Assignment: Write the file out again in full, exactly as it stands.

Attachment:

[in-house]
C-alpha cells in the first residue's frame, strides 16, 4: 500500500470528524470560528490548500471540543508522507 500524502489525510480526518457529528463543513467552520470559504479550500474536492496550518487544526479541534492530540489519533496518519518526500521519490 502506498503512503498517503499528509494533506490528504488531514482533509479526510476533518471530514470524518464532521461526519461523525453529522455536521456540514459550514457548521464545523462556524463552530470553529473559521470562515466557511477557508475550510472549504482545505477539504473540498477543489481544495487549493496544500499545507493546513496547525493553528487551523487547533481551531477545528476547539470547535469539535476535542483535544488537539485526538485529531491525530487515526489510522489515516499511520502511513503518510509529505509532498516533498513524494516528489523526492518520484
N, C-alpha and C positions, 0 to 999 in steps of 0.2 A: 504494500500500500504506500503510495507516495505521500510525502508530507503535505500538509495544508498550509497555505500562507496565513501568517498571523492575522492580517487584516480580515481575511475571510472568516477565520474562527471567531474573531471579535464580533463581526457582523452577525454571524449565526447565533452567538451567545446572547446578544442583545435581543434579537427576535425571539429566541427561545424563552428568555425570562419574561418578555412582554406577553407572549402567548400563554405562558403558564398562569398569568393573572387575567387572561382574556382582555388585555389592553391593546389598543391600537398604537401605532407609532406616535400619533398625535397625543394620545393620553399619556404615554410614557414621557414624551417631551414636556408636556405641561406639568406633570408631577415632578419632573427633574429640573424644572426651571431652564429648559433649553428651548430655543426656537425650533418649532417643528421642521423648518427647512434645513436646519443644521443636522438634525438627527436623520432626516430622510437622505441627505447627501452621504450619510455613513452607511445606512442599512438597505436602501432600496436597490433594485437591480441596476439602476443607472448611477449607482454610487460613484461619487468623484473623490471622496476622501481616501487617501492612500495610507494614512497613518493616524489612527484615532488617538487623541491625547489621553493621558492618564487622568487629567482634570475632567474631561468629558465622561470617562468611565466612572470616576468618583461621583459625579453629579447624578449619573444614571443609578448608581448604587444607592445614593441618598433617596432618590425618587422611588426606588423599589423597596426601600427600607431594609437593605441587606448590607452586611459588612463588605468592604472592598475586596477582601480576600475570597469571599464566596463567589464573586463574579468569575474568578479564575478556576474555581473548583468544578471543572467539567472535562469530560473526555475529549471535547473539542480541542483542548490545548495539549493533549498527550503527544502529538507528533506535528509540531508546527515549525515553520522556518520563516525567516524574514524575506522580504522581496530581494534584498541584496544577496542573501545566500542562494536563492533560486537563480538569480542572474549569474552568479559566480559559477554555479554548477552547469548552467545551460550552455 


[in-house]
C-alpha cells in the first residue's frame, strides 16, 4: 500500500470528524470560528490548500471540543508522507 500524502489525510480526518457529528463543513467552520470559504479550500474536492496550518487544526479541534492530540489519533496518519518526500521519490 502506498503512503498517503499528509494533506490528504488531514482533509479526510476533518471530514470524518464532521461526519461523525453529522455536521456540514459550514457548521464545523462556524463552530470553529473559521470562515466557511477557508475550510472549504482545505477539504473540498477543489481544495487549493496544500499545507493546513496547525493553528487551523487547533481551531477545528476547539470547535469539535476535542483535544488537539485526538485529531491525530487515526489510522489515516499511520502511513503518510509529505509532498516533498513524494516528489523526492518520484
N, C-alpha and C positions, 0 to 999 in steps of 0.2 A: 504494500500500500504506500503510495507516495505521500510525502508530507503535505500538509495544508498550509497555505500562507496565513501568517498571523492575522492580517487584516480580515481575511475571510472568516477565520474562527471567531474573531471579535464580533463581526457582523452577525454571524449565526447565533452567538451567545446572547446578544442583545435581543434579537427576535425571539429566541427561545424563552428568555425570562419574561418578555412582554406577553407572549402567548400563554405562558403558564398562569398569568393573572387575567387572561382574556382582555388585555389592553391593546389598543391600537398604537401605532407609532406616535400619533398625535397625543394620545393620553399619556404615554410614557414621557414624551417631551414636556408636556405641561406639568406633570408631577415632578419632573427633574429640573424644572426651571431652564429648559433649553428651548430655543426656537425650533418649532417643528421642521423648518427647512434645513436646519443644521443636522438634525438627527436623520432626516430622510437622505441627505447627501452621504450619510455613513452607511445606512442599512438597505436602501432600496436597490433594485437591480441596476439602476443607472448611477449607482454610487460613484461619487468623484473623490471622496476622501481616501487617501492612500495610507494614512497613518493616524489612527484615532488617538487623541491625547489621553493621558492618564487622568487629567482634570475632567474631561468629558465622561470617562468611565466612572470616576468618583461621583459625579453629579447624578449619573444614571443609578448608581448604587444607592445614593441618598433617596432618590425618587422611588426606588423599589423597596426601600427600607431594609437593605441587606448590607452586611459588612463588605468592604472592598475586596477582601480576600475570597469571599464566596463567589464573586463574579468569575474568578479564575478556576474555581473548583468544578471543572467539567472535562469530560473526555475529549471535547473539542480541542483542548490545548495539549493533549498527550503527544502529538507528533506535528509540531508546527515549525515553520522556518520563516525567516524574514524575506522580504522581496530581494534584498541584496544577496542573501545566500542562494536563492533560486537563480538569480542572474549569474552568479559566480559559477554555479554548477552547469548552467545551460550552455 